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I just wanted to share some information on here that we discovered this morning. Please don’t poke fun at me if this has already been shared , but I could not find anything about my problem on the web today. I have a 2015 Malibu purchased certified pre owned in 2016. I love this car and I trust it to carry my family around everyday. We keep up with regular maintenance on this car and have never had any issues with it, until today. We started out with our normal routine, started the car and let it warm up for a few minutes before we left for work, drove about 5 miles to drop kid off at bus stop. When my husband shifted into reverse to leave, the car suddenly died and would not try to crank at all. No warning lights whatsoever. Even worse, the key was stuck in the ignition at the accessory position with the car shifted in park. Thankfully we were at a safe location to leave the car as it was for a short time. So fast forward past a few phone calls to automotive service companies which included a certified Chevy dealer, all of whom did not have any ideas to what the problem could be without having it towed in to run a diagnostic, if they could even get to it this week. Last call was to a local, independent mechanic and I described the situation to him. He did some troubleshooting over the phone, asked me several questions while he was researching the model online, determining that our model had the economical Auto Stop feature, and suggested that it sounded like the battery had gone bad. Evidently, this feature is designed to save on fuel but is hard on the battery. To my knowledge, it was still the original battery from the factory. It never occurred to me to have the battery tested since we had not had any trouble starting the car. Exchanging the battery for a new one definitely corrected the issue and now it is running like normal. I learned today that if you have the Auto Stop feature it would be very wise to have the battery tested regularly to prevent a very inconvenient, but unsettling problem that will inevitably occur. Thankfully it was a minor issue that was easily resolved and relatively inexpensive. I hope this information is helpful to someone out there.
 

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2016 Malibu 1LT 1.5T/6-speed 6T40
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Welcome.

Note you also have 2 batteries in the 1st gen Auto Stop system. One under the hood and one in the trunk. I really think GM should have added battery replacement to the maintenance schedule. Most batteries even in cars without Auto Stop last three to five years. You get some that last longer, some that last less, but that's the average now. My personal advice is just to replace whatever battery or batteries you have at 4 years. It's too big of an inconvenience driving to the point of full failure.

I'm glad it got sorted out and thank you for sharing.
 
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2011 Malibu LTZ 3.6L V6 Red Jewel Tintcoat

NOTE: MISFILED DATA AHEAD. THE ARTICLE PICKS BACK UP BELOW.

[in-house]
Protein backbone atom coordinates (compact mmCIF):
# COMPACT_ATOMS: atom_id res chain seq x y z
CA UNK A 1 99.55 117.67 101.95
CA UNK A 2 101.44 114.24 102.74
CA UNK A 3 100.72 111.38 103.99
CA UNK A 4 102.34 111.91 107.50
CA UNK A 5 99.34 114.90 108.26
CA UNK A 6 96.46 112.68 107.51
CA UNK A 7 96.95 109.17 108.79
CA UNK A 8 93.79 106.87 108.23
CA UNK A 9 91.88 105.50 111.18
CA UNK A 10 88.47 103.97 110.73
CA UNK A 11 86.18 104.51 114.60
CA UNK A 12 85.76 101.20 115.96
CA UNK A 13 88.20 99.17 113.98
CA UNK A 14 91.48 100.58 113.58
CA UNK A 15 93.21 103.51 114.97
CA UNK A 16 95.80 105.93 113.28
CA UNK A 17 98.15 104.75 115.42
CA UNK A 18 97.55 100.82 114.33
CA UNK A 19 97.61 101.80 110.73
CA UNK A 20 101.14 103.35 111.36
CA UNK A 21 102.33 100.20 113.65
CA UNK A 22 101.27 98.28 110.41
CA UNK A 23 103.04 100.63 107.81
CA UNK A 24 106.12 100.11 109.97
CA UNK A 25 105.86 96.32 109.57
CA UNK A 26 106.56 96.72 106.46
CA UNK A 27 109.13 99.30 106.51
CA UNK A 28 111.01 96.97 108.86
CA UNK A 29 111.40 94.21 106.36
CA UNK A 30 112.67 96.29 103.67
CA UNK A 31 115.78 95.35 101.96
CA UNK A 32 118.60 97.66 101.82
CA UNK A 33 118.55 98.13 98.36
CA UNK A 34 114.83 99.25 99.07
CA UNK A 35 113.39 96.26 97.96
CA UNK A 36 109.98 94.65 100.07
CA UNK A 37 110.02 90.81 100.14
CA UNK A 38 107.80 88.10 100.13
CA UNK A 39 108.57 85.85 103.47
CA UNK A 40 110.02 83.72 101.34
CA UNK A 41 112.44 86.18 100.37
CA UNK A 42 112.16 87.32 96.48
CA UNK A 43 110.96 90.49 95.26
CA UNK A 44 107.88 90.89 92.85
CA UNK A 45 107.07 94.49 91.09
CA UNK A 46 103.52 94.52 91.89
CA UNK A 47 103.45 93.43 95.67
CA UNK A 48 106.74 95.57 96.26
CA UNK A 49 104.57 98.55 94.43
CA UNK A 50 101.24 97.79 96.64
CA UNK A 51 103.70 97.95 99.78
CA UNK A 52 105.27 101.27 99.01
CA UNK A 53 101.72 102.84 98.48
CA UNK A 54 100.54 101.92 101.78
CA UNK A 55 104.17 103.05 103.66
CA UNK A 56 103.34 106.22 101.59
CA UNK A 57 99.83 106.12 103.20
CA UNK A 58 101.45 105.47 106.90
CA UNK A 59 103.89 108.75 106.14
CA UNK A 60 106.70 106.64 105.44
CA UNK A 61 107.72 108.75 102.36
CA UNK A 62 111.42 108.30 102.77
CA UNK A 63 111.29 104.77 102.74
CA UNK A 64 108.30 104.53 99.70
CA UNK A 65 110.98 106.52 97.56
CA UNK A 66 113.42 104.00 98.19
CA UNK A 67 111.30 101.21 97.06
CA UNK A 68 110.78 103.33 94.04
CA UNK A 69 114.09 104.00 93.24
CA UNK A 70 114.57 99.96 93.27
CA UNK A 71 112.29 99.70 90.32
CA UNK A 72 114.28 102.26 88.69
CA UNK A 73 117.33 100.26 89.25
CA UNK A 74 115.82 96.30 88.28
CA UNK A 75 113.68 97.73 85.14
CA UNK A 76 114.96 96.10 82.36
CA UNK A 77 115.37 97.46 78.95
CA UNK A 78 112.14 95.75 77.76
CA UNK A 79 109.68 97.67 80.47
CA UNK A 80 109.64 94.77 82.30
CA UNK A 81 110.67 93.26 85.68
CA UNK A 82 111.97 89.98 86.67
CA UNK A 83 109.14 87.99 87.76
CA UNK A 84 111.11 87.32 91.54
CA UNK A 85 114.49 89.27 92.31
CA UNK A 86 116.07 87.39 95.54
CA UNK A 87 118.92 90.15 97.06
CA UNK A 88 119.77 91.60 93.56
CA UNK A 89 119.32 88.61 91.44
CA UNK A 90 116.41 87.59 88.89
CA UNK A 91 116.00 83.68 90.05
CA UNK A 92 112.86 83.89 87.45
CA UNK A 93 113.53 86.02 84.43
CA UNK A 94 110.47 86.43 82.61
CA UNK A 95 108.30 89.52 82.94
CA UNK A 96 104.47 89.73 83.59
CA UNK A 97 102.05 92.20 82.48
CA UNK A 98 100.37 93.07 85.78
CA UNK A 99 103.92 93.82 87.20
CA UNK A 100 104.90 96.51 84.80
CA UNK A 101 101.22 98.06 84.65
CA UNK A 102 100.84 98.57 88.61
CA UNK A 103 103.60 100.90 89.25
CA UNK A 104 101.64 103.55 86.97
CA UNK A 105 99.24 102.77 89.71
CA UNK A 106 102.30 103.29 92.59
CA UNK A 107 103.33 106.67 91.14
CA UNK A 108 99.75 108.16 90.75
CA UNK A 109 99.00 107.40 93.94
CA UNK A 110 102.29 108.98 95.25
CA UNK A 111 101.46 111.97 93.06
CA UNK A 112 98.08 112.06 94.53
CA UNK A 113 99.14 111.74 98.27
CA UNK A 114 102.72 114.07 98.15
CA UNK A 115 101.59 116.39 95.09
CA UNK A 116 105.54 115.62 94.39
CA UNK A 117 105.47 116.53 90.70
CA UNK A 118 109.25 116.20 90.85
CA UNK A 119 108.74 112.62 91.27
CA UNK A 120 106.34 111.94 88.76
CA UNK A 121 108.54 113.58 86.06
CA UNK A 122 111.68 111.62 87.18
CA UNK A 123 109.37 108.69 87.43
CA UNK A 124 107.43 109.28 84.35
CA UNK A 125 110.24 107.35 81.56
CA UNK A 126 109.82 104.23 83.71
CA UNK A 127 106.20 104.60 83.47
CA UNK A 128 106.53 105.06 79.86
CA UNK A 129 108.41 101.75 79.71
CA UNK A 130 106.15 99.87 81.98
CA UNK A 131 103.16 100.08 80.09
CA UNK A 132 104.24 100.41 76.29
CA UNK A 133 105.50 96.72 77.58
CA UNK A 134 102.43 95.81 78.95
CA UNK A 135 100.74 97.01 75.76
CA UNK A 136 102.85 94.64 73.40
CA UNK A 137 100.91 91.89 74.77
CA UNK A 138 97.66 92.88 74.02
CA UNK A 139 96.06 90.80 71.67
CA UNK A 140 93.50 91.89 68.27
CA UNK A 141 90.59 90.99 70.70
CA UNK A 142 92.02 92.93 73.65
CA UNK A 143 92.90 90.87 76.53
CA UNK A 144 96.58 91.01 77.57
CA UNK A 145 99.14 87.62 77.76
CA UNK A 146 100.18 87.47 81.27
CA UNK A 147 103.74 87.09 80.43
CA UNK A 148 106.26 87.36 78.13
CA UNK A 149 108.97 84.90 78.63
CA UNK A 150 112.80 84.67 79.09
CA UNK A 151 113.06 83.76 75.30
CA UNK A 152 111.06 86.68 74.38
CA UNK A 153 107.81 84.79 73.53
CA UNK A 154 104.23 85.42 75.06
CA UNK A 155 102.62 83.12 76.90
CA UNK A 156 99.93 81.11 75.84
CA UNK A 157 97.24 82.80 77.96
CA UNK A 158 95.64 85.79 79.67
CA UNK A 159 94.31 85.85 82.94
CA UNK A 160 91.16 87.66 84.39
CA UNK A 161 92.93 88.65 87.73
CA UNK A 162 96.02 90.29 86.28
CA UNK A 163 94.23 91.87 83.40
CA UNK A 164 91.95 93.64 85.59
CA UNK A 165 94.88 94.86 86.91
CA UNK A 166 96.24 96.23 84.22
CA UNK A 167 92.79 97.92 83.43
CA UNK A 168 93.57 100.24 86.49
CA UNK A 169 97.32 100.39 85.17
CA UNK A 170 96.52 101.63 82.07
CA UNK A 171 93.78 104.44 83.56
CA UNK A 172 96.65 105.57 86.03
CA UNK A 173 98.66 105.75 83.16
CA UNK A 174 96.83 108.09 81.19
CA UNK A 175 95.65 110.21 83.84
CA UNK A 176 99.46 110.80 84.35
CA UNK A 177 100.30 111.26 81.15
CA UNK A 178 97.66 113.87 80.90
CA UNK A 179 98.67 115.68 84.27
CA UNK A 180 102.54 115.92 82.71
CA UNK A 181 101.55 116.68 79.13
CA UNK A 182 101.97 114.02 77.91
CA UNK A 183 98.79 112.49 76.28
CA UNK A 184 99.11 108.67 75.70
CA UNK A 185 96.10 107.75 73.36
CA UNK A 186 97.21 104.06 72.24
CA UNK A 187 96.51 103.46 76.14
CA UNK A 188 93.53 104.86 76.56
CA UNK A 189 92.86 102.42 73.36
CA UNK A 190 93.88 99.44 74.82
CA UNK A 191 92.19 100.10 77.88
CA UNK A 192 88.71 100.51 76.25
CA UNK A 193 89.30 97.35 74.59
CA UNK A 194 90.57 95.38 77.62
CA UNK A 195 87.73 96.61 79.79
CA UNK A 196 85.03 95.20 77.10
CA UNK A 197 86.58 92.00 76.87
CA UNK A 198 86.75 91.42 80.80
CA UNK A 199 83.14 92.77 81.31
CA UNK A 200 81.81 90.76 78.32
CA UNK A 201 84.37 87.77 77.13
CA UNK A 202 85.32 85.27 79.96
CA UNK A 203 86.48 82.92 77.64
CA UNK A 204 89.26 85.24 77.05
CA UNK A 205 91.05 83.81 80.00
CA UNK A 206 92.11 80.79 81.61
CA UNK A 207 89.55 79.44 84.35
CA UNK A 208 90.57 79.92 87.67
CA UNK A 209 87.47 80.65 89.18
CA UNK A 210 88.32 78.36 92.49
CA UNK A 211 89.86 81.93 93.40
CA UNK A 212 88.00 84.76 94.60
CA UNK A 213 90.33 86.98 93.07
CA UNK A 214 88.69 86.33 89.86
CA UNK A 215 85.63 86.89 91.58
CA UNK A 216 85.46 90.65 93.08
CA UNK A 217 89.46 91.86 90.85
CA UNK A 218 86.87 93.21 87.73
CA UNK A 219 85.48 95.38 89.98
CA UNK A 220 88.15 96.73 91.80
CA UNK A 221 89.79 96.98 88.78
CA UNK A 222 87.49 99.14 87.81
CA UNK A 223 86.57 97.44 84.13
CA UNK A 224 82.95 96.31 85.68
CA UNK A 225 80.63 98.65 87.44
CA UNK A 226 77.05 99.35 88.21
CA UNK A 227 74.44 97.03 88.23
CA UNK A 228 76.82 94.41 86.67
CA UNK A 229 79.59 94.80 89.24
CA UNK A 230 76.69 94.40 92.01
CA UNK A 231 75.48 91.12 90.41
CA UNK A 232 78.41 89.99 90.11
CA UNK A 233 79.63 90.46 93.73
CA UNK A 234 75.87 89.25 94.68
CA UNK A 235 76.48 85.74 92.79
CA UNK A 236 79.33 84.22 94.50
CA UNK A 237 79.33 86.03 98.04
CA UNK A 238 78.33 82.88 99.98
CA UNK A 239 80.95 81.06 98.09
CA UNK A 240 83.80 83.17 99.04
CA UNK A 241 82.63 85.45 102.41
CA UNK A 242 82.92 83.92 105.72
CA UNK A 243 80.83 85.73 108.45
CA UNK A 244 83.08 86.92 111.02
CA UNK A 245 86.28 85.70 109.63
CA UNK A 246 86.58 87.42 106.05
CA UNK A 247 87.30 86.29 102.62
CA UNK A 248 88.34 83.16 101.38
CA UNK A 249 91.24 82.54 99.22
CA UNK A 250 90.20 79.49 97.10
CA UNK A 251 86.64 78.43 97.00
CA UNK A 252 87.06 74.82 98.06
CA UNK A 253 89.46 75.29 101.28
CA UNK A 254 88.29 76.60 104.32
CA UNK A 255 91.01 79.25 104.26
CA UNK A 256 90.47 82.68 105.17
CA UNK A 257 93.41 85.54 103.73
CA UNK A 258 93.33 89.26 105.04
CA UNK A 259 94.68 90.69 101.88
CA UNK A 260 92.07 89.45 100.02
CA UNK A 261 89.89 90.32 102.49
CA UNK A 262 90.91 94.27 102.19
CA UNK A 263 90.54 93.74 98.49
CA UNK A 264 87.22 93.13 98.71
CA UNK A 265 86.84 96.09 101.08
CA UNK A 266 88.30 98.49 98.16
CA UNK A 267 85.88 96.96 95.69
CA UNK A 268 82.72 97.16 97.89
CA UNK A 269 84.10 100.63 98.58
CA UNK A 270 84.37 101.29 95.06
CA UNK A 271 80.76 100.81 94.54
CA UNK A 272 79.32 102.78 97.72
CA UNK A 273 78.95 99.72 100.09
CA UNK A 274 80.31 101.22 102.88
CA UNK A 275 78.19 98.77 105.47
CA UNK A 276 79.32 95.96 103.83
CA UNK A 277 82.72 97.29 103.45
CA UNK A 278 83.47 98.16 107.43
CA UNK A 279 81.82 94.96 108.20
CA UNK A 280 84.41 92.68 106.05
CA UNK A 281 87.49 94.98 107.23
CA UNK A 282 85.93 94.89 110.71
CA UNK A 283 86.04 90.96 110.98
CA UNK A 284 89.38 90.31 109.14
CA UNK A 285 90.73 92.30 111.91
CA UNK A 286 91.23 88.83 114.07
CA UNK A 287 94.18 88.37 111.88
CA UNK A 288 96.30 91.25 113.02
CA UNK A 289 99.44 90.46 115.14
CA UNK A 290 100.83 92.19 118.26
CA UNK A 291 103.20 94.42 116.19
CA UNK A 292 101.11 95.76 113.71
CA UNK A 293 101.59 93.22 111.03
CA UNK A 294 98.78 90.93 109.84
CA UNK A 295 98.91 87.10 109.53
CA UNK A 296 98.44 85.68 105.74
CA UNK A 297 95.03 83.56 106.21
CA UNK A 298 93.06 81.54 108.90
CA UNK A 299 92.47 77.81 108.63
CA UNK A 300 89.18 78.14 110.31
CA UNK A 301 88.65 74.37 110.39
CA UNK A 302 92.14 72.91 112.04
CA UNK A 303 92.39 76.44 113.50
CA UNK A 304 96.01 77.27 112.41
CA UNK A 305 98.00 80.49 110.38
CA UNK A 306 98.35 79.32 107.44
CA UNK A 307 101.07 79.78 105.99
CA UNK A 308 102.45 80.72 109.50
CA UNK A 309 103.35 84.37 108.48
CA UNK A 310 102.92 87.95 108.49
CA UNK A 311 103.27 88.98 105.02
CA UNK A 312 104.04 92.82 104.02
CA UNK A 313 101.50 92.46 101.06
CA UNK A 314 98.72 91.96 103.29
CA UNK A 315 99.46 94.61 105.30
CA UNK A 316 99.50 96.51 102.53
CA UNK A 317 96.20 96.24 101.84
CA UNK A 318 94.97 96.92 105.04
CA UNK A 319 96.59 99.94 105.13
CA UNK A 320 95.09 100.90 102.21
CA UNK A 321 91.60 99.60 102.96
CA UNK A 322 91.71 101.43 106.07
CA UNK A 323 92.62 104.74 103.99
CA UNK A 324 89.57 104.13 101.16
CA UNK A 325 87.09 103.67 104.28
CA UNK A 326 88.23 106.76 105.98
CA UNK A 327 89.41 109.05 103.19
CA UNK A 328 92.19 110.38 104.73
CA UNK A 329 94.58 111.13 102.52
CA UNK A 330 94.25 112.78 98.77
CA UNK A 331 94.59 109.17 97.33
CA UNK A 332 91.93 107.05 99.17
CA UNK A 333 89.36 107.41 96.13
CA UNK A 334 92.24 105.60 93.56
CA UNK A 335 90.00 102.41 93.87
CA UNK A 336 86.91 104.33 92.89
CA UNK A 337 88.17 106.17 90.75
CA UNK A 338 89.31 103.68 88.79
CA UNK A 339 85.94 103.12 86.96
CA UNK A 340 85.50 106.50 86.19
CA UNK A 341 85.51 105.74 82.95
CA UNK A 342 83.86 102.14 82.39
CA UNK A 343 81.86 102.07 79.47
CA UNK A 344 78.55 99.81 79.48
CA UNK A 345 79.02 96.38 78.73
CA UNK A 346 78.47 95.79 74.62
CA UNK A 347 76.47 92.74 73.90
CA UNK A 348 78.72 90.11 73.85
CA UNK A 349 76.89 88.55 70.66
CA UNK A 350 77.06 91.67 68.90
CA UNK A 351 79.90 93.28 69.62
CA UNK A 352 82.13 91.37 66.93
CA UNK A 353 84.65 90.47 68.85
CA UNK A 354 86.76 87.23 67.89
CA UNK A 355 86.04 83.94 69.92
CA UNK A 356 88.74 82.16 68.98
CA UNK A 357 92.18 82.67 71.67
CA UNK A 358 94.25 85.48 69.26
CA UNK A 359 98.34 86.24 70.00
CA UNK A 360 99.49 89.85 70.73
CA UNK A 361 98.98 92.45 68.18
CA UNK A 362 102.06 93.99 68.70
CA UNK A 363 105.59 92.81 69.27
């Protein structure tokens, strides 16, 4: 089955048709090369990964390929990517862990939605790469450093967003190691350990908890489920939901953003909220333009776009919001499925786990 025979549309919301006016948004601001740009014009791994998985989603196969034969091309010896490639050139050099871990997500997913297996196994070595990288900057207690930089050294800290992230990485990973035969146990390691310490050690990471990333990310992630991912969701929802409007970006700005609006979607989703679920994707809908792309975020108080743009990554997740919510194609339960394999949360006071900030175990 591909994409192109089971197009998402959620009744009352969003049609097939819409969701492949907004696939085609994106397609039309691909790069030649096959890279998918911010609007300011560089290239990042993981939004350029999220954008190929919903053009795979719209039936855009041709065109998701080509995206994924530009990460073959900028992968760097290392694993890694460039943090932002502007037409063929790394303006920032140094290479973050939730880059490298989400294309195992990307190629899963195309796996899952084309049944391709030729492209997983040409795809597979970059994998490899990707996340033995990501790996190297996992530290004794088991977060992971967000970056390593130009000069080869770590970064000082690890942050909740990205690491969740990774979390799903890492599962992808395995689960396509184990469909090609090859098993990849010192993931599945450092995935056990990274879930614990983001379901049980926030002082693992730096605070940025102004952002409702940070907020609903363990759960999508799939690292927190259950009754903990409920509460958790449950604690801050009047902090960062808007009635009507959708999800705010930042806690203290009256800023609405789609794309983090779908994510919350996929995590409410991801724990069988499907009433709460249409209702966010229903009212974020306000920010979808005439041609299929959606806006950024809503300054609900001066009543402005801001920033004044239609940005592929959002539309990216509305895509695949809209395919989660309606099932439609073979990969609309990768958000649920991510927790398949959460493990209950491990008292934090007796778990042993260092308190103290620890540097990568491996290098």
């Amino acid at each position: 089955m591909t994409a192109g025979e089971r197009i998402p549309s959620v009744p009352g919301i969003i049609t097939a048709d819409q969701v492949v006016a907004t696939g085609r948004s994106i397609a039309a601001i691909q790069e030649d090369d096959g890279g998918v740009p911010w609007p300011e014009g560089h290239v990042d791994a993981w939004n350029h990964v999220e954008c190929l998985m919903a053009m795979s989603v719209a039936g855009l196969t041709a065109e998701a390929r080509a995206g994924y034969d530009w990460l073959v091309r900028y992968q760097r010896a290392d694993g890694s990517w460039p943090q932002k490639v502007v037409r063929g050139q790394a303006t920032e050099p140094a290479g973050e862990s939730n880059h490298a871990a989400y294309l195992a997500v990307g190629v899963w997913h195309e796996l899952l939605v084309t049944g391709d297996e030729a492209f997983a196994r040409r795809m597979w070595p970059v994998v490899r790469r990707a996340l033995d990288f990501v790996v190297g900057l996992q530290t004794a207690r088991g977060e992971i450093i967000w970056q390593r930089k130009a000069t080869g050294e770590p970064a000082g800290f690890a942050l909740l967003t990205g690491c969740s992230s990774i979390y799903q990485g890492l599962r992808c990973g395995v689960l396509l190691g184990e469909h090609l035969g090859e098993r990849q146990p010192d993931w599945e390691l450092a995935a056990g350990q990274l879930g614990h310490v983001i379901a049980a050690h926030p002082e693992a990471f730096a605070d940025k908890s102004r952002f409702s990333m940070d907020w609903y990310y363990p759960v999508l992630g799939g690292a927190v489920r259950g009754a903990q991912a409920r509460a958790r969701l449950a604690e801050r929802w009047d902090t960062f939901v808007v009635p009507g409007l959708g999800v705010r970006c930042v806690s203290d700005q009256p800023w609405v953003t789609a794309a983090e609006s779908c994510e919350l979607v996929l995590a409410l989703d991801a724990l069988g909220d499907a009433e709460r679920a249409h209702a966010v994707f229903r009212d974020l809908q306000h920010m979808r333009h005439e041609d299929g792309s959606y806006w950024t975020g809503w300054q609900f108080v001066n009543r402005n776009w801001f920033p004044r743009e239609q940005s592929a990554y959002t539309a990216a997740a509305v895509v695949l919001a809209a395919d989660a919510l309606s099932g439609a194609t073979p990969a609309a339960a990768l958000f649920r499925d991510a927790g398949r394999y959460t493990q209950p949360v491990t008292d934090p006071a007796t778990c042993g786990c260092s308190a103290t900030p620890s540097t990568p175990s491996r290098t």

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I just wanted to share some information on here that we discovered this morning. Please don’t poke fun at me if this has already been shared , but I could not find anything about my problem on the web today. I have a 2015 Malibu purchased certified pre owned in 2016. I love this car and I trust it to carry my family around everyday. We keep up with regular maintenance on this car and have never had any issues with it, until today. We started out with our normal routine, started the car and let it warm up for a few minutes before we left for work, drove about 5 miles to drop kid off at bus stop. When my husband shifted into reverse to leave, the car suddenly died and would not try to crank at all. No warning lights whatsoever. Even worse, the key was stuck in the ignition at the accessory position with the car shifted in park. Thankfully we were at a safe location to leave the car as it was for a short time. So fast forward past a few phone calls to automotive service companies which included a certified Chevy dealer, all of whom did not have any ideas to what the problem could be without having it towed in to run a diagnostic, if they could even get to it this week. Last call was to a local, independent mechanic and I described the situation to him. He did some troubleshooting over the phone, asked me several questions while he was researching the model online, determining that our model had the economical Auto Stop feature, and suggested that it sounded like the battery had gone bad. Evidently, this feature is designed to save on fuel but is hard on the battery. To my knowledge, it was still the original battery from the factory. It never occurred to me to have the battery tested since we had not had any trouble starting the car. Exchanging the battery for a new one definitely corrected the issue and now it is running like normal. I learned today that if you have the Auto Stop feature it would be very wise to have the battery tested regularly to prevent a very inconvenient, but unsettling problem that will inevitably occur. Thankfully it was a minor issue that was easily resolved and relatively inexpensive. I hope this information is helpful to someone out there.
I agree with and support the comments of @campb292.

You have nothing to fear about being denigrated, especially not for sharing something that could help others. That is the biggest reason this forum exists and is so good. You've just made it that much better!
 
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